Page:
The student news site of Carlmont High School in Belmont, California.

Scot Scoop News

The student news site of Carlmont High School in Belmont, California.

Scot Scoop News

The student news site of Carlmont High School in Belmont, California.

Scot Scoop News

Editorial: College is not the only option

Jackson Sneeringer
With rising prices on everything, college seems like the only option to survive in California. Yet, success comes in many forms and there is no definitive path of life.

There will always be a set of guidelines we are presupposed to follow, whether from parents, peers, or society. Don’t wear that, don’t flaunt wealth, don’t smoke, and smile when you talk, to name a few. 

As due dates for college applications are encroaching, and early decision results will be looming soon, a pressing question for many students is what to do with the rest of their lives.

The question doesn’t only pertain to seniors; the exciting yet overwhelming idea of the rest of your life chases students throughout high school as family, peers, and media push a particular traditional life track down our throats.

The path is to graduate high school, attend college, get a job, advance in the workforce, have three weeks of vacation per year, and retire. Spanning around 47 years, this is the path over 50% of Americans ages 25-64 have taken, and over 60% of Americans are projected to take by 2025. 

There is little room for individuality and less room for enjoyment as a singular mainstream lifestyle diminishes other potential futures–ones that some may enjoy more.

However, this immediate high-school-college-work pipeline isn’t taken without good reason. With an estimated $34,000 difference in yearly earnings between someone with a high school diploma and someone with a bachelor’s degree in California, higher education almost seems necessary to survive. 

Especially where we live, in the fast-paced, fast-growing environments of Silicon Valley and San Francisco, jobs and assets are the main topics of adult conversation. At the same time, dreams of a different life take the backseat.

Over 63% of California high school students enroll in a college or university. As per supply and demand, California is home to the most extensive public university system, with 33 UC and CSU campuses and over 750 higher education institutions spanning the state, including universities, colleges, trade schools, and more. 

This structure of early adult life is hardened by generations of people who see the benefits and may not have gotten the same opportunities, by peers who are set on following the traditional path, and by the stigma around unconventional post-high school plans.

The notion of forgoing higher education to become a homemaker, entrepreneur, or influencer is taboo and almost immediately shot down. “That’s not a real job!” and “How will you make a living?” are too often responses to any non-traditional life path after high school.

Don’t discredit dreams in the face of reality. We’ve all heard the expression, “Money can’t buy happiness.” This phrase is not entirely accurate; happiness comes in many different forms. However, there is a slightly different phrase to derive from it.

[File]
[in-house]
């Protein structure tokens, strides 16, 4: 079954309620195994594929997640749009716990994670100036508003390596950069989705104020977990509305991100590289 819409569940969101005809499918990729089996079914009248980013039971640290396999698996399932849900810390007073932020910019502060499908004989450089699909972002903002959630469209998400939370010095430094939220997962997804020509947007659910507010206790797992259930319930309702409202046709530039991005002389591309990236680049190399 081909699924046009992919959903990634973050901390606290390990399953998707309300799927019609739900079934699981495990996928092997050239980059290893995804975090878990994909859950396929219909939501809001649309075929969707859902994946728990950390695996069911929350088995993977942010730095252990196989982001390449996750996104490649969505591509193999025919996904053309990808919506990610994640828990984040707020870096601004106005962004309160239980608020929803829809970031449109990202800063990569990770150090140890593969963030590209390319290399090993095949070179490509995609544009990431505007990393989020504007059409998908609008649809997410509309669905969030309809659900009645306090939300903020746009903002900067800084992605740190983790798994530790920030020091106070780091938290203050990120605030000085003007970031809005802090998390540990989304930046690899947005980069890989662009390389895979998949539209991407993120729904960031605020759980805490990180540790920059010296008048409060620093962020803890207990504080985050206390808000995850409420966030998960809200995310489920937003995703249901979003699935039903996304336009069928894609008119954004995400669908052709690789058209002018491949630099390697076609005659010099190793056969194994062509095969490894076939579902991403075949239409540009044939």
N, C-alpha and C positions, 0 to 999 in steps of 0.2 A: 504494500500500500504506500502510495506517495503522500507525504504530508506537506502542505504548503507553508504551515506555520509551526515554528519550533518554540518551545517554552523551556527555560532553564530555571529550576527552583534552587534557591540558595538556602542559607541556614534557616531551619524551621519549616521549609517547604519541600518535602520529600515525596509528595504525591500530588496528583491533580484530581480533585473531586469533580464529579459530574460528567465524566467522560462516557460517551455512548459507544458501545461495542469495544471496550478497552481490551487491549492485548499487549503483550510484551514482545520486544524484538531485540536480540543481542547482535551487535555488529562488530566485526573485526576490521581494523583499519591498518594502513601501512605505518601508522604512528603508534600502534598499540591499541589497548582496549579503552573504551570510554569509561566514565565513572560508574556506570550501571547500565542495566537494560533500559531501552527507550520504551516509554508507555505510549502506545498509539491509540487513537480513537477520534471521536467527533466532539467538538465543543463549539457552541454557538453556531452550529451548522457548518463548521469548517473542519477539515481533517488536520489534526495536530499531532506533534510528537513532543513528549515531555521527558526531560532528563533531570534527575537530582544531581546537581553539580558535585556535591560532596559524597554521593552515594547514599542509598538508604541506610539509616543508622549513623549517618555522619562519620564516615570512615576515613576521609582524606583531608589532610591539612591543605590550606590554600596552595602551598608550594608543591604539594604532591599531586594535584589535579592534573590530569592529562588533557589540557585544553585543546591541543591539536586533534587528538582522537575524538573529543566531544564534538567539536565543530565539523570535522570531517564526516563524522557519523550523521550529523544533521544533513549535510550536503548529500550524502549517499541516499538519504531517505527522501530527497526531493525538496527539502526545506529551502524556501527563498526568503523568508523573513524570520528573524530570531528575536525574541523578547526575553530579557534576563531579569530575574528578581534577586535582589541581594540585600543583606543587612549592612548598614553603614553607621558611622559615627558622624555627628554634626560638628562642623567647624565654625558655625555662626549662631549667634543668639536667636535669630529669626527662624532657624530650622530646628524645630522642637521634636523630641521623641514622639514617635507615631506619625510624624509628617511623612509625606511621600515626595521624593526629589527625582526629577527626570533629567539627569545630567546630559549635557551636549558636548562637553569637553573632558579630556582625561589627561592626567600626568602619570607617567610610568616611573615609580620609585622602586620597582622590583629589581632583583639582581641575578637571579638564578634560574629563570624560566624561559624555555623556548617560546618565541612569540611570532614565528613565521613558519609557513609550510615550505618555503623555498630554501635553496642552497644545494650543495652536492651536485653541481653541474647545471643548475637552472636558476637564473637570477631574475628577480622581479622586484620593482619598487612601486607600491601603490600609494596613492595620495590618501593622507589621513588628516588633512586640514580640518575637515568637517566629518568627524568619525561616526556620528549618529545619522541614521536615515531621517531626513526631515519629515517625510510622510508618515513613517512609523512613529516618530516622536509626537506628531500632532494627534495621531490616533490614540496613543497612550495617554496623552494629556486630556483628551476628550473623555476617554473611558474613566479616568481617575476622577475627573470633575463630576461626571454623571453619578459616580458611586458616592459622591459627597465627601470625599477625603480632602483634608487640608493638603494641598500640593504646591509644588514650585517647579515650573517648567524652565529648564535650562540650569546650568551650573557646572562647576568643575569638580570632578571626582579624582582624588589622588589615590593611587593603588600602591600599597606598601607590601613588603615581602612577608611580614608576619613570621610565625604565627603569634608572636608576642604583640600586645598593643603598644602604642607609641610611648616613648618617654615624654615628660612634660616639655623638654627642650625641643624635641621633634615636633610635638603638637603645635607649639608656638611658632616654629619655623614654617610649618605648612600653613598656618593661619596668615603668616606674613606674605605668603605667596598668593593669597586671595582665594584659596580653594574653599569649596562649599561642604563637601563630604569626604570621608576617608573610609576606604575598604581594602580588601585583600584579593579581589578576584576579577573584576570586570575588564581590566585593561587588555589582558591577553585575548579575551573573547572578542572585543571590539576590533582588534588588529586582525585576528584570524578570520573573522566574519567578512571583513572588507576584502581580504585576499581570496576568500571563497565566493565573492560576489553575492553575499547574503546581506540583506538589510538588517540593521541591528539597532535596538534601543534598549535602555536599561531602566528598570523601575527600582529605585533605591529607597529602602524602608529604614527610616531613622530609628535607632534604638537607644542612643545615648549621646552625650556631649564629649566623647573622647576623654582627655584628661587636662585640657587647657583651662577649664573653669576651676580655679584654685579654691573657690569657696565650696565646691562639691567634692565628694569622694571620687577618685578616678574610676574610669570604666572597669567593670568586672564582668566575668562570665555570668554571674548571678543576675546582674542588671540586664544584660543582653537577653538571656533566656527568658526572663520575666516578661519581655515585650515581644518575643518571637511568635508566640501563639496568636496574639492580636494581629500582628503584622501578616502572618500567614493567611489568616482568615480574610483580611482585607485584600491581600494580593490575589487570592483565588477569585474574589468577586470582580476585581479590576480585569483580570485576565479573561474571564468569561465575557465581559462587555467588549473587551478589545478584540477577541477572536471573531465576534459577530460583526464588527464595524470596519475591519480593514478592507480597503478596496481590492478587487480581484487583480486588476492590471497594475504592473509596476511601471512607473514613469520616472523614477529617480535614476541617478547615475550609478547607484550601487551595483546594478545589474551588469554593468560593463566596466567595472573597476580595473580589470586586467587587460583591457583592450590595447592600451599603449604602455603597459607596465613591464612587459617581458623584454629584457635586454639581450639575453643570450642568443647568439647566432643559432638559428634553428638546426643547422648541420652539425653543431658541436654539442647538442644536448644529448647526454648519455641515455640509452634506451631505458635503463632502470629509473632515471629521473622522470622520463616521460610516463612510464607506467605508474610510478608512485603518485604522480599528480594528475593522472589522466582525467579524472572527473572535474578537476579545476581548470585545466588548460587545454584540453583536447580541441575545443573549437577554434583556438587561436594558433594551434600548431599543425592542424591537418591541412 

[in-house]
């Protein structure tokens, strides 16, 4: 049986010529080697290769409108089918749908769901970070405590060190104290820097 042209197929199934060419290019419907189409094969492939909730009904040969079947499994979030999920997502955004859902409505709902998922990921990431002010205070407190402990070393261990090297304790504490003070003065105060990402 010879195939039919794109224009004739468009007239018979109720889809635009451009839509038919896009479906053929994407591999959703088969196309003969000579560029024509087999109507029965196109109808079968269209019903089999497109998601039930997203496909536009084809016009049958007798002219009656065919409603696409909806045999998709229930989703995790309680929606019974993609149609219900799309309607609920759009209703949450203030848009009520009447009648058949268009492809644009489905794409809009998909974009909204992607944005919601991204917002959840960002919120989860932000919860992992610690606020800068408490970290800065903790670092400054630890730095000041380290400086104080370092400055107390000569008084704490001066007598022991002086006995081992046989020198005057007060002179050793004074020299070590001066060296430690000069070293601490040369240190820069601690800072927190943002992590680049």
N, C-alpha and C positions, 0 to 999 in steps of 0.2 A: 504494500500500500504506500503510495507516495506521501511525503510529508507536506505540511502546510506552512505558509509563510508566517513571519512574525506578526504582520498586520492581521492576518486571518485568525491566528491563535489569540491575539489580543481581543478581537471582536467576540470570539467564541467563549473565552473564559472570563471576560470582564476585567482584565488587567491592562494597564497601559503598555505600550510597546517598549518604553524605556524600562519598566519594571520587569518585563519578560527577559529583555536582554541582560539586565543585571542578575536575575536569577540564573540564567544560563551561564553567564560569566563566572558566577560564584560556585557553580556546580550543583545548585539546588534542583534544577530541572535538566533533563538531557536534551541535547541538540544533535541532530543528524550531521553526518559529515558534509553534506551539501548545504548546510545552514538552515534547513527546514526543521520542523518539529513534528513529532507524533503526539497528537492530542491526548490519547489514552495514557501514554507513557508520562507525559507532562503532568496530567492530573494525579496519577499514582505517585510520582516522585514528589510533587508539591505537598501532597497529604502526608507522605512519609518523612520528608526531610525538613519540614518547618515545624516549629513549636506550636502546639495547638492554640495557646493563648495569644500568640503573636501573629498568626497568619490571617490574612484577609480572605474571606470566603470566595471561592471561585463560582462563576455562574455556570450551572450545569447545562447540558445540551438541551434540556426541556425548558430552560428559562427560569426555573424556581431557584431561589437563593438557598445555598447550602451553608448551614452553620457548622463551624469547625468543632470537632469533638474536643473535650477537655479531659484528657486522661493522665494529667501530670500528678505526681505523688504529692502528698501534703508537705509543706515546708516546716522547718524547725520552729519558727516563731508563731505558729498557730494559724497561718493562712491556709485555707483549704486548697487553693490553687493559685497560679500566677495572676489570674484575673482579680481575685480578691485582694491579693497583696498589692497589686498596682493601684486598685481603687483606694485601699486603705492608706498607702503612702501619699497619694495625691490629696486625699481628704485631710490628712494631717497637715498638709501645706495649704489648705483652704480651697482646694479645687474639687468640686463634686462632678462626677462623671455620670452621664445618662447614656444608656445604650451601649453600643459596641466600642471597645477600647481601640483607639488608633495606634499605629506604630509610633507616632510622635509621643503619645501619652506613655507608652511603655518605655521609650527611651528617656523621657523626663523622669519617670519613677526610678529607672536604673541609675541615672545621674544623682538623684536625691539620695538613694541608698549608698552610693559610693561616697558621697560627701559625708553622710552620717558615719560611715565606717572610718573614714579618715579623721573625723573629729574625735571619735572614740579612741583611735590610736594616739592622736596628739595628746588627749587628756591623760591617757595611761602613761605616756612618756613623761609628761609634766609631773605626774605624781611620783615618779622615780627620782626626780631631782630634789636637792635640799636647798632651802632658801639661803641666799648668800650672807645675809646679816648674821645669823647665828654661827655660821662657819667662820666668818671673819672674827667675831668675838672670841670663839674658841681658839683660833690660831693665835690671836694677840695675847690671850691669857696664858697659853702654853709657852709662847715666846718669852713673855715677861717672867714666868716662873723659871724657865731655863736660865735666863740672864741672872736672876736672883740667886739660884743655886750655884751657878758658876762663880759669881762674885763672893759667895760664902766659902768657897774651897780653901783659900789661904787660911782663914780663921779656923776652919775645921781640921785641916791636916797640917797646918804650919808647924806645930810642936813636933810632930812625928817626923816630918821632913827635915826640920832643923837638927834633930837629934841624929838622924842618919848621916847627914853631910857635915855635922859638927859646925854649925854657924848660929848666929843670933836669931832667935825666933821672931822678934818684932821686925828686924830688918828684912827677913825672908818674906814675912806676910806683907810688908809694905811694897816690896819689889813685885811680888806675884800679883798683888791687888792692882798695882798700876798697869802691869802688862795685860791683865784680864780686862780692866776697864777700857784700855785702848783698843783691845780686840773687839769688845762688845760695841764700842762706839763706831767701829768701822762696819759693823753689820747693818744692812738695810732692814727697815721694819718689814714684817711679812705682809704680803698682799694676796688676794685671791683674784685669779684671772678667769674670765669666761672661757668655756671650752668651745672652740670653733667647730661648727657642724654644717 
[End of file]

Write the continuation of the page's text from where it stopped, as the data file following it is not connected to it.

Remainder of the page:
Money can’t buy enjoyment.

If your ideal life is as a stay-at-home parent, yet suddenly you’ve been pushed into a mountain of debt from a college degree you didn’t want and need to find a well-paying job to finance it, you’ll be tapping a pen against the desk in 15 years wishing your life turned out different.

Post-grad plans are not one-size-fits-all, and as impressionable young people, we can be squeezed into a box we can’t always get out of; mounting tuition prices and interest rates create an immediate need for high paying jobs straight out of college to stay out of the mercy of debt collectors. 

For many, college is the exact path they want to take. They want education and a job; there is nothing wrong with that. 

However, while it is often seen as a significant accomplishment in life, if you take it at face value, college is just more schooling that will open some additional doors but ultimately will not dictate your future. Take a gap year, go to college, go to the military, or don’t go to anything; you have your whole life ahead of you.

So when you write that college application or are debating between life paths, consider what you want your future to look like. Disregard what your parents want, what your friends are doing, and what you think you should be doing for a deeper look into who you are and what you want out of your future.

There is a whole world of options; do what excites you to live your life.

*This editorial reflects the views of the Scot Scoop Editorial Board and was written by Jackson Sneeringer.

The Editorial Staff staff voted 9 in agreement, 3 somewhat in agreement, and 4 refrained from voting.

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About the Contributors
The Scot Scoop Editorial Staff strives to maintain reliable reporting while covering the hard-hitting topics that interest our community. Content on Scot Scoop is managed, reviewed, and maintained by the editorial staff using various tools and methods to produce, edit, and publish content daily. Editorial Staff members are Gabrielle Shore, Myles HuErik ChengAnnabel ChiaAimee TeyssierUrvi KulkarniEvan LeongUjala ChauhanCharlotte GordonAlexander MenchtchikovBen RomanowskyJackson SneeringerArianna ZhuEmma GoldmanElizabeth CruzAudrey Finigan, Rachel Alcazar, and Alessandra Tremulis.
Jackson Sneeringer, Scot Scoop Editor
Jackson is a junior at Carlmont High School, and she is so excited to be a part of the Scot Scoop editorial board. She covers topics ranging from tragedies to local events and Bay Area news. In her spare time, she is often found writing, playing sports, and traveling. You can see her portfolio here.

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